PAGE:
Uh, Someone Lost Over 1 Million Spare F
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Uh, Someone Lost Over 1 Million Spare F

Jan 19, 2024

An audit released to the public in May by the Government Accountability Office (GAO)—the federal government's top watchdog agency—dropped some truth bombs on the heads of the Pentagon and F-35 Lightning stealth jet-builder Lockheed Martin.

The report revealed that, due to inadequate inventory reporting to the government, over one million spare parts used to keep F-35s operational have gone missing. These parts have a total value of at least $85 million, and the true total could be "significantly higher" due to that aforementioned lack of book-keeping.

‘Spare parts’ here is a term that could refer to items ranging from multi-million dollar F135 turbofan engines to tiny screws used to attach landing gears and flaps. The GAO report cites, in particular, dozens of missing actuator doors costing over $91,000 each, as well as 14 batteries averaging $150,000 each in cost.

Reportedly, the Pentagon has only bothered to investigate roughly 2% (60,000) of the missing parts.

Apparently, this problem is coming to the forefront because the Pentagon and Lockheed simply don't have any sort of comprehensive system to track spare parts. There's also some implied disagreement on how big a deal missing millions of dollars of spare parts truly is.

The U.S. government considers itself the owner of F-35 parts right up until the moment they are installed in another country's aircraft. However, the government's Joint Program Office (JPO) for the F-35 doesn't have any sort of master inventory of F-35 parts in its Government Furnished Property (GFP) Module tracking system. As a result, the Defense Department lacks exact data on how many parts are out there, where they’re located, and what they’re worth.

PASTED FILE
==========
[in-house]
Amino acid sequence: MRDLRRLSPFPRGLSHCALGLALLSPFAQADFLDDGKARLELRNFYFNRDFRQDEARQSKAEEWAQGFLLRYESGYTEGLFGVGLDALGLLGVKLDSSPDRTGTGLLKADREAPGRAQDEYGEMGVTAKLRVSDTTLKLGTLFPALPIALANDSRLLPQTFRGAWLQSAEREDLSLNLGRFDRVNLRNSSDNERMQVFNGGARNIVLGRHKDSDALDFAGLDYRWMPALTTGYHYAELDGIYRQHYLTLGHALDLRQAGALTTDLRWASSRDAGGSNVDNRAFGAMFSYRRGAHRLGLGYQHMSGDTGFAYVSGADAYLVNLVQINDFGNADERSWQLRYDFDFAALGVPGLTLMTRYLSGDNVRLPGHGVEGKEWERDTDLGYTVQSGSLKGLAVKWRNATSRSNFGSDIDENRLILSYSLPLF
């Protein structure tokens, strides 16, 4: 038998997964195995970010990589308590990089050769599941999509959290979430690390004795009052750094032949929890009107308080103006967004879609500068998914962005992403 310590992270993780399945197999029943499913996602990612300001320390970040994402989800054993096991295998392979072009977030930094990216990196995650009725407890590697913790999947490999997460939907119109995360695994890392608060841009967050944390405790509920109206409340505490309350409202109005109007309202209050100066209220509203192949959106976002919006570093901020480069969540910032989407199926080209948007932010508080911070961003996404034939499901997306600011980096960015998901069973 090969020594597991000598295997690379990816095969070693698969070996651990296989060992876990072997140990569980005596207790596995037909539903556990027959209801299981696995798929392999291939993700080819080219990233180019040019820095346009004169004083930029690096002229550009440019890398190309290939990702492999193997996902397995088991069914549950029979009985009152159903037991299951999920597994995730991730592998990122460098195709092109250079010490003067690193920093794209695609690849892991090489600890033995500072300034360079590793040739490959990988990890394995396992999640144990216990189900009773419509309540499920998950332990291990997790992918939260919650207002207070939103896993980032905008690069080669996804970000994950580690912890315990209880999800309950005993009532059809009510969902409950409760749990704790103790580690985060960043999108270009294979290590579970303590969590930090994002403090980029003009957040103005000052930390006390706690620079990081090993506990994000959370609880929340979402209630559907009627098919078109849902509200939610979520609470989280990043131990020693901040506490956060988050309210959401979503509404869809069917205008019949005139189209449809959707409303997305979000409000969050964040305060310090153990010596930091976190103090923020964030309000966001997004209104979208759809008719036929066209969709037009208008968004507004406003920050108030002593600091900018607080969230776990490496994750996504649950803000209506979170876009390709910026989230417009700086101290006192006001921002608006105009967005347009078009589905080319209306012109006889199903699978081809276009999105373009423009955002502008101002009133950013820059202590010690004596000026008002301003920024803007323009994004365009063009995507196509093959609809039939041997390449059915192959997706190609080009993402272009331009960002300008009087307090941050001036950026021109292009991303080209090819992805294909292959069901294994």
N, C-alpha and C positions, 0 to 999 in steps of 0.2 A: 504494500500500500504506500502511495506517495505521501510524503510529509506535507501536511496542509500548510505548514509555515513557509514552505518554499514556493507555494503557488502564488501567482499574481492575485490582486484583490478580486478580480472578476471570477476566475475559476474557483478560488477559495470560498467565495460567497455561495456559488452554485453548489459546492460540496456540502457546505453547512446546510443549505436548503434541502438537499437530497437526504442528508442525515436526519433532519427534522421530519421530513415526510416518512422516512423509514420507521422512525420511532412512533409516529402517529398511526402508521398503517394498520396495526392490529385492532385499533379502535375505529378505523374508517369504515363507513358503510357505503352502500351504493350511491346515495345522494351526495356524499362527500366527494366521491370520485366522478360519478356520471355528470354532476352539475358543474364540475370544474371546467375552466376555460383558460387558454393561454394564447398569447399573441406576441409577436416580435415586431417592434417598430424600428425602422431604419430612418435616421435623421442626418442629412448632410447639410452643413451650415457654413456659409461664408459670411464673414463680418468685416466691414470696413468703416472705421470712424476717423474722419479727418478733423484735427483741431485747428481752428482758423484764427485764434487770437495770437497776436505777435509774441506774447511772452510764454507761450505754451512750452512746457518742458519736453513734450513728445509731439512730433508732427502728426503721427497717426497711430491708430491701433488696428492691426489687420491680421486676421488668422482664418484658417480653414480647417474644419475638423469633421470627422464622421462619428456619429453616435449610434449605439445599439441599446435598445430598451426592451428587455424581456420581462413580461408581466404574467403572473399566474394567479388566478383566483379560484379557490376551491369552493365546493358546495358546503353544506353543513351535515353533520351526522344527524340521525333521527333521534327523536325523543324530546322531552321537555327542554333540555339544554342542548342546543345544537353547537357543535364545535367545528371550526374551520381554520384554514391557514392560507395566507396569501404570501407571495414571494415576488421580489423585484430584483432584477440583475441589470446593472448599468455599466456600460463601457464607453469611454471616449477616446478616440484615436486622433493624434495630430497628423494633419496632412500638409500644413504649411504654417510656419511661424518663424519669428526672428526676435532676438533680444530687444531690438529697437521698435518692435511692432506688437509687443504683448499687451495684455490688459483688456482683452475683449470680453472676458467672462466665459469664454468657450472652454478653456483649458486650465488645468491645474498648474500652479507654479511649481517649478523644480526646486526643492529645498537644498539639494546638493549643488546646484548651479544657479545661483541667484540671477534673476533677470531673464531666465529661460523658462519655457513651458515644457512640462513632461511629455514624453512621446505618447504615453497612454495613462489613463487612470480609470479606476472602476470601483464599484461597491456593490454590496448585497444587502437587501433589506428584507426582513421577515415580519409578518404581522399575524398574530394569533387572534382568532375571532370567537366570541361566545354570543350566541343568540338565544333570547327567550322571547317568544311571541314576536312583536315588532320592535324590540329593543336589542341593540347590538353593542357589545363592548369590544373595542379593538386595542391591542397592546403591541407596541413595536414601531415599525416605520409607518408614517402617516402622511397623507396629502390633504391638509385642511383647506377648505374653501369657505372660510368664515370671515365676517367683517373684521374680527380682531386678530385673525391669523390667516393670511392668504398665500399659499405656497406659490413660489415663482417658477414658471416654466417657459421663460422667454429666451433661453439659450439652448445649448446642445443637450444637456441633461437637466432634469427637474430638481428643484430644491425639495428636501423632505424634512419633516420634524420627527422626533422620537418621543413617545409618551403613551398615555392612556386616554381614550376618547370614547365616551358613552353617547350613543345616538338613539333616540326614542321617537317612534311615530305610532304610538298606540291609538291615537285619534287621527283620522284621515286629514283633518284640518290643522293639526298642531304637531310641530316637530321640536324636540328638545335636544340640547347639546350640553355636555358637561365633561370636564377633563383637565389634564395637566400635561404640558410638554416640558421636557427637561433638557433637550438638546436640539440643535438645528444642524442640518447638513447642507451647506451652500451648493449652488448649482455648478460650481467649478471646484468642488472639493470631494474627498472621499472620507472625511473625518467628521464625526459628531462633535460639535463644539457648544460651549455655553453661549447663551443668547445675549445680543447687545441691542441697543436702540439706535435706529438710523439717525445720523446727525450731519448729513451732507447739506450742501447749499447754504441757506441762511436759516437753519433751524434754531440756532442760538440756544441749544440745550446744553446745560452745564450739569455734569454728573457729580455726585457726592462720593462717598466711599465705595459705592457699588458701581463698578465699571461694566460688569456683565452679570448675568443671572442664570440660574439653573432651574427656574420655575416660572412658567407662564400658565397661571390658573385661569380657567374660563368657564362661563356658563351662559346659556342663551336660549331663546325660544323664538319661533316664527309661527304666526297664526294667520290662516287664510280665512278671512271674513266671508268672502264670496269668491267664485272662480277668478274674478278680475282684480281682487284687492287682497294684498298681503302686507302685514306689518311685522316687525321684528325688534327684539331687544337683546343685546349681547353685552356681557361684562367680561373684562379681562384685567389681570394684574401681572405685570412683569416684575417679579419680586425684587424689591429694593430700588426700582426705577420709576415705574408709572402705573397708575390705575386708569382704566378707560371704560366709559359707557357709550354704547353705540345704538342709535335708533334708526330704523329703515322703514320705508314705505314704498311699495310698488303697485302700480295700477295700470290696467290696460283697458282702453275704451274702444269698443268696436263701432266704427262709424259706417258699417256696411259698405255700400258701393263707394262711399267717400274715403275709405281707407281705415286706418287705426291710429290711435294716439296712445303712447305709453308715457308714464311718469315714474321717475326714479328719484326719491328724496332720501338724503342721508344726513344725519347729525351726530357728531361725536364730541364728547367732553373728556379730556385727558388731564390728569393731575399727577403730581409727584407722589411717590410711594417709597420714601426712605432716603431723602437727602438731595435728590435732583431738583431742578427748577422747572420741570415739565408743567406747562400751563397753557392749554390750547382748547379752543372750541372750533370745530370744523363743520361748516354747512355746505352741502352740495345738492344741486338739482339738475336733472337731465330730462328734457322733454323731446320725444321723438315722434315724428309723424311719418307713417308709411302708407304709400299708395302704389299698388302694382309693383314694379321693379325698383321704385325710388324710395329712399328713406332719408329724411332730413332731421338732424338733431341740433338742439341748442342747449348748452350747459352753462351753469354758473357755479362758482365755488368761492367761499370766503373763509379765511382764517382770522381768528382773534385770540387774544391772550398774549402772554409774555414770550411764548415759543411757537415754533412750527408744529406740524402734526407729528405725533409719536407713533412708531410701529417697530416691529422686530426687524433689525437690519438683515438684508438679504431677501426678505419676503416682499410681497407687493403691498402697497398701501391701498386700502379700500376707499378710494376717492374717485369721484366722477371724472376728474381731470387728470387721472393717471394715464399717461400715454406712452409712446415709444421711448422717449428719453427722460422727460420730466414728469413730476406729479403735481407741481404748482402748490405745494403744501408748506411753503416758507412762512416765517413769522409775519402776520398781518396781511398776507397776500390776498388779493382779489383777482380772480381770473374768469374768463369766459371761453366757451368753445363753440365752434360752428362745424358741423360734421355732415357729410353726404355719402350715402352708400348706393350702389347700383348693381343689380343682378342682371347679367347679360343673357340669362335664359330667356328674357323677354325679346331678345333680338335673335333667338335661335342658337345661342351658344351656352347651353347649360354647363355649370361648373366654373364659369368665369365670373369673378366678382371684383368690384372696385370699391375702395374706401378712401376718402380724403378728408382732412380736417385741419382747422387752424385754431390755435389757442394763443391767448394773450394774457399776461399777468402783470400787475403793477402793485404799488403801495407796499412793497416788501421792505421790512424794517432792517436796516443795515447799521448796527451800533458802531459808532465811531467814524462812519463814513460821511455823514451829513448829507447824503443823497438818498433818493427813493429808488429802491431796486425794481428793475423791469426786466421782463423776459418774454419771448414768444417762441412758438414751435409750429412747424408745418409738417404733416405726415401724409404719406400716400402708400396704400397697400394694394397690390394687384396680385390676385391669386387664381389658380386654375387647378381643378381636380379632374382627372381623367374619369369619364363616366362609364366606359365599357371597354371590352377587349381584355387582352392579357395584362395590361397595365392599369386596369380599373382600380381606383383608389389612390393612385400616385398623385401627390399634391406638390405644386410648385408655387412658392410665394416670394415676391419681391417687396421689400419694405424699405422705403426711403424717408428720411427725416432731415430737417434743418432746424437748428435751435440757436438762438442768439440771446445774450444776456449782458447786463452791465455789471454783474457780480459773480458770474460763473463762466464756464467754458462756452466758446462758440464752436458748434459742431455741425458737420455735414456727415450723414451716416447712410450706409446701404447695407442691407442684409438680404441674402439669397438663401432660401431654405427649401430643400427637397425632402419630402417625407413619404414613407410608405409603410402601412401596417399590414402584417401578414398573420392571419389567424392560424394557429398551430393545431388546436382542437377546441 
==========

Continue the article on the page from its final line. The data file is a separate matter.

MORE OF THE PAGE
Lockheed-Martin argues that the level of reporting its providing the JPO already fulfills its contractual requirements, but says it's working on a solution to integrate its own inventory records with GFP Module anyway.

Historically, Lockheed has often sought to beat back the Pentagon's attempts to acquire more data and control over F-35 logistics, due to what the company views as being its intellectual property.

A spokesperson for the JPO argued in their defense that while the number of missing parts and their price tag may seem high, they amount to a loss rate of one percent, and that this rate is actually decent given that the federal government's minimum required standard was 95% inventory accuracy (ie. up to 5% losses).

In other words, while the absolute value may seem large because the F-35 program is so big—with as many as 3,000 eventually expected to be assembled—it's not a high percentage of the total part inventory.

That seems like a reasonable defense if F-35 part losses are on par with or better than those for other aircraft. It also should be said that the $85 million value of the missing parts matches the price to procure one F-35A fighter—obviously an important sum, but not an earthshaking loss.

However, the GAO isn't confident that there aren't a lot more parts missing that they simply don't know about (‘unknown unknowns’), potentially resulting in a rate higher than 1%.